11-hour relay race to save life of infant in China's Xinjiang
At the request of the mother of a critically ill infant calling for urgent medical assistance, people from two areas of Northwest China's Xinjiang Uygur autonomous region completed an 11-hour "relay race" to come to her aid.
The infant, who was seven days old and weighed 3.56 kilograms on June 30, was being treated in a hospital in Hami city as he had suffered a gastrointestinal perforation, which could cause septic shock, a potentially life-threatening condition.
After comprehensive evaluation by doctors, it was determined that the boy was in desperate need of more complex medical procedures at another hospital in the regional capital Urumqi, some 539 km from Hami.
The infant's parents and his doctors contacted the Urumqi Children's Hospital and thereafter boarded a bullet train to Urumqi with the help of railway authorities.
Following an emergency surgery conducted by medical workers, the child pulled through. "The boy is currently recovering in the hospital. He is out of danger and his vital signs are stabilizing," said Yang Yuexia, who is in charge of the neonatology department at the Urumqi Children's Hospital.
"Knowing that my baby was severely ill, I felt like the sky was falling," Mukaram Yusup recalled, the infant's mother.
Faced with their situation, the parents and doctors made a phone call to Urumqi Children's Hospital at about 5:30 pm on June 30, saying they needed an urgent intercity hospital transfer for the infant.
Upon receiving the notice, the Urumqi Children's Hospital established a three-person team and prepared the medical equipment the boy would require, including oxygen inhalers, fearing that the baby would develop respiratory difficulties and other emergency conditions during his long trip.
The doctors in Hami had also brought him some medicine that could be used in the case of further emergency before his departure.
The hospital preparations were all set. However, a new problem emerged: How could they transport the patient timely to Urumqi, about 539 km away from Hami, without exacerbating his condition?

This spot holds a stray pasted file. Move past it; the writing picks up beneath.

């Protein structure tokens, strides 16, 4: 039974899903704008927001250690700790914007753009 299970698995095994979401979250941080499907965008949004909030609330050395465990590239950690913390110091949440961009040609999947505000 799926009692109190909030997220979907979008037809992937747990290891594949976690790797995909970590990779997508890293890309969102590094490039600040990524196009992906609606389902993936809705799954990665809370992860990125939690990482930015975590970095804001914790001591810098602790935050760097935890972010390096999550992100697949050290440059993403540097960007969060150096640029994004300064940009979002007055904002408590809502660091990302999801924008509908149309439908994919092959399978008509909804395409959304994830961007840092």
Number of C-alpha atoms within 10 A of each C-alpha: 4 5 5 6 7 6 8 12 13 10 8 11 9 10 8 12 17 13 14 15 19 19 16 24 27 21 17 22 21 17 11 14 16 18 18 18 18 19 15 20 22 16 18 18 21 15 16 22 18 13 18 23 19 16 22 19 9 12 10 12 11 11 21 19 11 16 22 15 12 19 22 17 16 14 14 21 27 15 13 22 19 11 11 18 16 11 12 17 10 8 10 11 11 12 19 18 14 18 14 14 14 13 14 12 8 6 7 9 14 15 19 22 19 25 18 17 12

There are no direct flights between the two locations, and it would take at least eight hours for an ambulance to travel by road. On that day, temperatures in some areas along the route exceeded 40 degrees Celsius, which would pose a risk to the infant. And the long-distance transfer could come as a double blow, according to doctors.
They then turned to Xinjiang's railway authorities for help and boarded an Urumqi-bound bullet train together with the Hami doctors at around 8:20 p.m.
Upon receiving notice, railway authorities activated an emergency response mechanism.
"To take better care of them during the trip, we brought the feeble mother a blanket and asked a mechanic aboard to adjust the temperature of their carriage to keep them warm," said Wang Juan from China Railway Urumqi Group Co Ltd.
Wang said that they also reassured the mother by sharing with her the real-time locations of the train. "We asked her many times, 'What can we do for you and your baby?' But she didn't ask for a lot for fear of putting us through too much trouble."
At 11:10 pm, the train arrived at the Urumqi station, where an ambulance was already waiting at the platform. With the coordination of local traffic police and traffic radio, the vehicle delivered them to the hospital as quickly as it could.
"When the patient was transferred to the hospital at about 11:40 pm, he was in serious condition -- his breathing was short and his heart rate was higher than normal, said Yang, who picked him up at the station. They gave the infant treatment sessions while organizing multi-disciplinary consultations.
Following the operation performed by approximately nine medical workers, which continued from 2:30 am to 4:20 am the following day, the infant finally pulled through and was sent to the neonatal intensive care unit.
The mother said that the attending doctor would share with them daily information on the boy's recovery through the messaging app WeChat. "According to the recent feedback, our baby is recovering well, his ventilator has been removed, and he will be able to drink breast milk in a few days."
The life-saving relay race lasted for some 11 hours, and the joint efforts of various departments have been met with gratitude.
"I couldn't imagine how I would have survived this difficult time without the support and coordination from railway and hospital authorities in both Hami and Urumqi," Mukaram Yusup said.
The mother added that, although she can't remember the names of many people who had helped her, they are remembered in her heart. "I would like to say thank you to them in person if I could see them."
According to Yang, the infant is recovering and a second surgery will be planned depending on his condition.